When Menashe Levy was working on his Ph.D. from the Hebrew University of Jerusalem in the mid-80s, he encountered the very first renderings of innovation in drug delivery: controlled, sustained release of medicine. Now, as the vice president and CTO in Global R&D at Teva Pharmaceuticals, he looks towards the future of drug delivery: the intersection of pharmaceuticals, devices, and mobile health technology.
At the FierceBiotech Drug Development Forum in Boston today, Levy and other panelists discussed the evolution of drug delivery, what’s ahead for the field, and why some promising technology never makes it past the preclinical stage.
The panel also included Boehringer-Ingelheim veep of pharmaceutics Keith Horspool and Merck Research Laboratories scientific AVP Ronald Smith. It was moderated by Catalent Applied Drug Delivery Institute founder and veep of strategy Cornell Stamoran.
The panelists defined drug delivery as technology that repurposes old drugs, enables medicines to get to market, and hits previously unreachable targets for treatment. “Sometimes the delivery is just as important as the drug,” Horspool said.
Levy pointed towards the aging population as an emerging motivation for innovation in drug delivery. “I have shocking news for all of us: we will not die healthy. We will all die very sick. Matter of fact, majority of the people sitting in this room will live to almost 100 years,” he said. “We will all be on drugs for 50 years. And we will be on multiple drugs.” He said that the average person today uses 12 to 14 pharmaceuticals.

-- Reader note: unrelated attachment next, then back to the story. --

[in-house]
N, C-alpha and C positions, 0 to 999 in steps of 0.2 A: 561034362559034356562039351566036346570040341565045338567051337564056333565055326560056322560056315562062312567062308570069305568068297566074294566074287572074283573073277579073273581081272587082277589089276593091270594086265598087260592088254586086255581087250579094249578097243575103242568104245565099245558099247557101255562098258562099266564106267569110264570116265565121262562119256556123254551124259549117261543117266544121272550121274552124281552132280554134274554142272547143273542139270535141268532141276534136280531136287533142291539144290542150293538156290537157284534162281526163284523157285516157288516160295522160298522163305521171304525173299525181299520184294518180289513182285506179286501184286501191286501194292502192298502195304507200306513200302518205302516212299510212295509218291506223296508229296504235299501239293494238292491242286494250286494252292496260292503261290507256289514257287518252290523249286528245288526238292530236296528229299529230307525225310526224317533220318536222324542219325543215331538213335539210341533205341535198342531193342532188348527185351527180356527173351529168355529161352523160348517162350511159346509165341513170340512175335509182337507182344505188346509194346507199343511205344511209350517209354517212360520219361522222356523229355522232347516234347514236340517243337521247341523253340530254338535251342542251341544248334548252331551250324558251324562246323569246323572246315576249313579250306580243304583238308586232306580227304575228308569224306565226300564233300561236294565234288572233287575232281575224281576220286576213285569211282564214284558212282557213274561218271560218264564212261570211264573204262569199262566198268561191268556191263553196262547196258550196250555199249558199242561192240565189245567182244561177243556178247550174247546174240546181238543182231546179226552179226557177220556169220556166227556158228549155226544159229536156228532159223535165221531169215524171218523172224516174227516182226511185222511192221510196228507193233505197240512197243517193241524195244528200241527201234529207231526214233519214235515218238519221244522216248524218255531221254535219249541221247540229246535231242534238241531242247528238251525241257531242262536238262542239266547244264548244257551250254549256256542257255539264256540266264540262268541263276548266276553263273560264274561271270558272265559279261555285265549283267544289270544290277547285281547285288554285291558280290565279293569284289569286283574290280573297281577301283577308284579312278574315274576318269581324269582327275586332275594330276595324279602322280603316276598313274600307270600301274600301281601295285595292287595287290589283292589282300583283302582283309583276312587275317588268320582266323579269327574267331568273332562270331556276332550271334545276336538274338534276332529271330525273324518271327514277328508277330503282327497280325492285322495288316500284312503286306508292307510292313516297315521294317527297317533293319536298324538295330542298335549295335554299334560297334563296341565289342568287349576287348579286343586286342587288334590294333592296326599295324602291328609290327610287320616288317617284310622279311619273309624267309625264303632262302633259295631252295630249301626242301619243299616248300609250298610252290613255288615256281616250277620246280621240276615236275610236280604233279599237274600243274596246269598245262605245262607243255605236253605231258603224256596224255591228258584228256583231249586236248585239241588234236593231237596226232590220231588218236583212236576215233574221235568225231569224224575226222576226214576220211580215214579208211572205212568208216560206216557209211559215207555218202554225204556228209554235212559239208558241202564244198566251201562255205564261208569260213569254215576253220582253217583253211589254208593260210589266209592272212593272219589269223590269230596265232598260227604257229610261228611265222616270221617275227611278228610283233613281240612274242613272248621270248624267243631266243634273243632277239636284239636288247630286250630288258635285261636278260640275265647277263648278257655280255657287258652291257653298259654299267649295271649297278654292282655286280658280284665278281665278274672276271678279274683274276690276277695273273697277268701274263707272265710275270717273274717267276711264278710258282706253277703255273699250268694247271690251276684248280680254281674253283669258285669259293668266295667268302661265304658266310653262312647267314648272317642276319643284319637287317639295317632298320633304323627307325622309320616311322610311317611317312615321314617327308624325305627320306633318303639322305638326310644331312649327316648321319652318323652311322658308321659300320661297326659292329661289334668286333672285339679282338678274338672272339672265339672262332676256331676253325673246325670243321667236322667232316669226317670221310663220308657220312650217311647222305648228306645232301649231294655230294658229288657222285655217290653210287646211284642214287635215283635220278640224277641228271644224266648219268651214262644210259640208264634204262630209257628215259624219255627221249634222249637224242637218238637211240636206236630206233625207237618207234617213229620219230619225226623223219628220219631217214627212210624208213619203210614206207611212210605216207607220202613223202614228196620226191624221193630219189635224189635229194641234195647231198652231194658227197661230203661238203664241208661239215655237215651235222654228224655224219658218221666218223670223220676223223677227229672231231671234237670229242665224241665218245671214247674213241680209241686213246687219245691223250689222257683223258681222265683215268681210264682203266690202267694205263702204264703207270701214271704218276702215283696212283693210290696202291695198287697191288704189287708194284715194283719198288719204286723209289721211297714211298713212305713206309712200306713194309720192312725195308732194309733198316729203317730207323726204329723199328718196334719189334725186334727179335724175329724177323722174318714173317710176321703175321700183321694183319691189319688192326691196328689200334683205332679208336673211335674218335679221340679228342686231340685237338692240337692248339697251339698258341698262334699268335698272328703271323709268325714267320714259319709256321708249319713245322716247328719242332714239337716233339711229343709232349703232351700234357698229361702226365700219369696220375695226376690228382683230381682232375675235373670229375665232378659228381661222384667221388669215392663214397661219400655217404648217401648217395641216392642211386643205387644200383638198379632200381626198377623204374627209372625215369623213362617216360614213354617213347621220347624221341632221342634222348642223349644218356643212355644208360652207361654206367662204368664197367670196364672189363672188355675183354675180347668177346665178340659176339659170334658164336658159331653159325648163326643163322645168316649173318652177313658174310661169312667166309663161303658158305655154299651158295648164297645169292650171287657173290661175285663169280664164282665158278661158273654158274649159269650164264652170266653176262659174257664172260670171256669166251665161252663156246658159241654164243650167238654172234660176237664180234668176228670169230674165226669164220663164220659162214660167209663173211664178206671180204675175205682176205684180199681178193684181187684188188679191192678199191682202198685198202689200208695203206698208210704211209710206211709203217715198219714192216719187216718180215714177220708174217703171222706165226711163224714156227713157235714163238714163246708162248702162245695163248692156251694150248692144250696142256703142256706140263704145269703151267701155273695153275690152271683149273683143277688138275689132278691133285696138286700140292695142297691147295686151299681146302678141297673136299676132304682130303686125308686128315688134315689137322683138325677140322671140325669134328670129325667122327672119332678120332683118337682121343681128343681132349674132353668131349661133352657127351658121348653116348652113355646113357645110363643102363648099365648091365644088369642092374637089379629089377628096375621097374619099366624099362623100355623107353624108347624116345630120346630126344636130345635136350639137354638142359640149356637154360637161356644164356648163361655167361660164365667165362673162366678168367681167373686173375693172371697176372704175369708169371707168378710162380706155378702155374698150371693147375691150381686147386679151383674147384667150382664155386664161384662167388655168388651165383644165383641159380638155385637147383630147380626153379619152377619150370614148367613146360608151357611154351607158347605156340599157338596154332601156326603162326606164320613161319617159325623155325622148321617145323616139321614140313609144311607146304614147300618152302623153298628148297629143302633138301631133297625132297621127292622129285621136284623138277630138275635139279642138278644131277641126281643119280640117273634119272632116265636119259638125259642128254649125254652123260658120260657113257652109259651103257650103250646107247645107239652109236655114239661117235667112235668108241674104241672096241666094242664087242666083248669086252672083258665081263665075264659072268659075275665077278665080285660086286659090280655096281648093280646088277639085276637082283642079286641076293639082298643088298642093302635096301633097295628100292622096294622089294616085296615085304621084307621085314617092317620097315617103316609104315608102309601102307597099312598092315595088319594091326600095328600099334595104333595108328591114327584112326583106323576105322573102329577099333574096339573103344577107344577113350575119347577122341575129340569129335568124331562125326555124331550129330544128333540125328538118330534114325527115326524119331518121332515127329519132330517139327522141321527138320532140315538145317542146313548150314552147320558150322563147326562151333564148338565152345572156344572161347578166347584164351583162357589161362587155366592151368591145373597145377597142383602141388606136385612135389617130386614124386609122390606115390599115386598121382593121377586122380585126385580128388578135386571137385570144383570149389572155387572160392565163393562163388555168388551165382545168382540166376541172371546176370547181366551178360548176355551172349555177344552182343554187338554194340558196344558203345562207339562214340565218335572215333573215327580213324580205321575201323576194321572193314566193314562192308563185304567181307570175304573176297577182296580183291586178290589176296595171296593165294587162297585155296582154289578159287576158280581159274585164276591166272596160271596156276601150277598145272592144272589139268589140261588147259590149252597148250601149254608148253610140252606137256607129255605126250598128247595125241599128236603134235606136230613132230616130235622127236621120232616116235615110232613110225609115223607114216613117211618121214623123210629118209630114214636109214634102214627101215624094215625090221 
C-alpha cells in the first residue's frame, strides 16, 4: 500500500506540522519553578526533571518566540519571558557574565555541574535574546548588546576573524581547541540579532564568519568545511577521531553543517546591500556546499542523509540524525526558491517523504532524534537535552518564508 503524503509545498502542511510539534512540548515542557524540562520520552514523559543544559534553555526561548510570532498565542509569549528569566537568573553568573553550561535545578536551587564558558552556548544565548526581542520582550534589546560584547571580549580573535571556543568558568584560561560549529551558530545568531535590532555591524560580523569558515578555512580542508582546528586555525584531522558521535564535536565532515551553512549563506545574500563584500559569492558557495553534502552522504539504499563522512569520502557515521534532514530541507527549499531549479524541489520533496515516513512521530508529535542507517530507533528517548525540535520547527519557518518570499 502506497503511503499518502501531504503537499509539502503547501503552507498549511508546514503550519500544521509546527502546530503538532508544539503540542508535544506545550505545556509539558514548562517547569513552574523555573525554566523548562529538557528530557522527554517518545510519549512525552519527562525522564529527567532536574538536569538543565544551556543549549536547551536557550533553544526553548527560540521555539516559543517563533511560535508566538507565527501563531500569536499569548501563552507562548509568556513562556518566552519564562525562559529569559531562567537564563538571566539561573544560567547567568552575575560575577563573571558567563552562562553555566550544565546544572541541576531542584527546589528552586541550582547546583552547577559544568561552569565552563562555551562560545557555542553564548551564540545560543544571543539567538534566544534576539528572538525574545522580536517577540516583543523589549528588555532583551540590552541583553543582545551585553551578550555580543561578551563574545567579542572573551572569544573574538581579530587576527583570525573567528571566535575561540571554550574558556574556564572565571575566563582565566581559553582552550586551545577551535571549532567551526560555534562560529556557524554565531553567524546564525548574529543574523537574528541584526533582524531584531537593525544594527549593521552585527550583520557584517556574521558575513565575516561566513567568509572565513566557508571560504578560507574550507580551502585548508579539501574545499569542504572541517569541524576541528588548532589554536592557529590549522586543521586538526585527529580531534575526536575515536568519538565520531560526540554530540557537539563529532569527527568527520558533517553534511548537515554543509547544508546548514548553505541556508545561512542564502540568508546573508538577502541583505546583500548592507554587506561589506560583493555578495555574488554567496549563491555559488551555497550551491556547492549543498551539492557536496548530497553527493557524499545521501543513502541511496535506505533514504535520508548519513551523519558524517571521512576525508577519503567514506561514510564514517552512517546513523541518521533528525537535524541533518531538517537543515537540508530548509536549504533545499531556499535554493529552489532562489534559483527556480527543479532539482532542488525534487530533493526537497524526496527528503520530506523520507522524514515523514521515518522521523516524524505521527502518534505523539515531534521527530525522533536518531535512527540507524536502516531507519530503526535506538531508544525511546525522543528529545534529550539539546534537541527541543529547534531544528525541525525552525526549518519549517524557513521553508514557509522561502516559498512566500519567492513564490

While some researchers are busy learning how to deliver drugs to seemingly unreachable parts of the body, like past the blood brain barrier, others are using drug delivery technologies in the development stage of their pipeline.
“[Drug delivery] plays an important role in helping facilitate development of new therapeutic entities which I think we underestimate the value of that. Particularly these day some compounds are difficult to deliver and applying some of these technologies early really can help you select good candidates, get good exposure in early toxicology and early clinical trials,” Horspool explained. “I think drug delivery is a very important early facilitator of the portfolio.”
Smith pointed out that if companies integrate the technology early in the pipeline, they have to acknowledge that the technology may or may not make it to manufacturing. It can be risky, but companies shouldn’t strand the technology in mid-stage development, he said.
“There is a strategy of pre-investing but not over-investing. We call that the clairvoyance path,” Smith said. “That’s where you have a technology investment versus technology need. If you over-invest you have a tech solution in search of a problem. The opposite is you have a lot of problems in your portfolio but you don’t have the technology to solve them.”
Some promising drug delivery technologies, like nanoparticles to target cancer cells, seem promising in preclinical trials but often fail during clinical trials. Levy said this is because the complexity of cancer tissue in human models is so different from animal models used in preclinical models.
Harspool said nanoparticles and polymer-based drug delivery technologies often don’t get the investment they need because the approval process is financially burdensome and very lengthy.
“I’m trying to work with colleagues in pharmaceuticals and the excipient IPEC consortium to try and lobby the FDA to say that we really need for these next wave of therapies, we really need to change this. We’ve got to make this a lot easier and quicker,” Harspool said. “You’ve got to incentivize these companies to develop these materials because right now it is incredible financial burden and the business model is almost not viable for them.”